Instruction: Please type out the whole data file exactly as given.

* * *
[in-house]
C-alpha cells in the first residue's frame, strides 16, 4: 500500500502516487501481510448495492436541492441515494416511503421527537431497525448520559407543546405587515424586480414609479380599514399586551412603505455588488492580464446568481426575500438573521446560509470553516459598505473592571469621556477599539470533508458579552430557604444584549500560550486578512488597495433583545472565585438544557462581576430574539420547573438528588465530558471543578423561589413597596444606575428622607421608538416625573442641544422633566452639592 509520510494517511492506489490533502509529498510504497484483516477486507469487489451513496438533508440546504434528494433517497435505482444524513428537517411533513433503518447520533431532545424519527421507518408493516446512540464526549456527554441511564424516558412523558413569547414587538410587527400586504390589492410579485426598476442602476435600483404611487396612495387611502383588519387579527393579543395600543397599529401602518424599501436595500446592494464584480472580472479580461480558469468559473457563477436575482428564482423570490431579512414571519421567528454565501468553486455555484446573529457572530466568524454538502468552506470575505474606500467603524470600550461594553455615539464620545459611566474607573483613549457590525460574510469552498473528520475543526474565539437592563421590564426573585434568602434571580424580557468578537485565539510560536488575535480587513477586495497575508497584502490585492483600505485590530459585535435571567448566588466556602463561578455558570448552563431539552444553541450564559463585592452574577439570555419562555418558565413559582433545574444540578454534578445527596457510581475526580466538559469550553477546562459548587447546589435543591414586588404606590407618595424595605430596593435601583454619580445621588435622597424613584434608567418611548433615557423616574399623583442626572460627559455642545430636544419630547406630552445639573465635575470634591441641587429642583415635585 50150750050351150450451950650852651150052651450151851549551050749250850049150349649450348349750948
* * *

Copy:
[in-house]
C-alpha cells in the first residue's frame, strides 16, 4: 500500500502516487501481510448495492436541492441515494416511503421527537431497525448520559407543546405587515424586480414609479380599514399586551412603505455588488492580464446568481426575500438573521446560509470553516459598505473592571469621556477599539470533508458579552430557604444584549500560550486578512488597495433583545472565585438544557462581576430574539420547573438528588465530558471543578423561589413597596444606575428622607421608538416625573442641544422633566452639592 509520510494517511492506489490533502509529498510504497484483516477486507469487489451513496438533508440546504434528494433517497435505482444524513428537517411533513433503518447520533431532545424519527421507518408493516446512540464526549456527554441511564424516558412523558413569547414587538410587527400586504390589492410579485426598476442602476435600483404611487396612495387611502383588519387579527393579543395600543397599529401602518424599501436595500446592494464584480472580472479580461480558469468559473457563477436575482428564482423570490431579512414571519421567528454565501468553486455555484446573529457572530466568524454538502468552506470575505474606500467603524470600550461594553455615539464620545459611566474607573483613549457590525460574510469552498473528520475543526474565539437592563421590564426573585434568602434571580424580557468578537485565539510560536488575535480587513477586495497575508497584502490585492483600505485590530459585535435571567448566588466556602463561578455558570448552563431539552444553541450564559463585592452574577439570555419562555418558565413559582433545574444540578454534578445527596457510581475526580466538559469550553477546562459548587447546589435543591414586588404606590407618595424595605430596593435601583454619580445621588435622597424613584434608567418611548433615557423616574399623583442626572460627559455642545430636544419630547406630552445639573465635575470634591441641587429642583415635585 50150750050351150450451950650852651150052651450151851549551050749250850049150349649450348349750948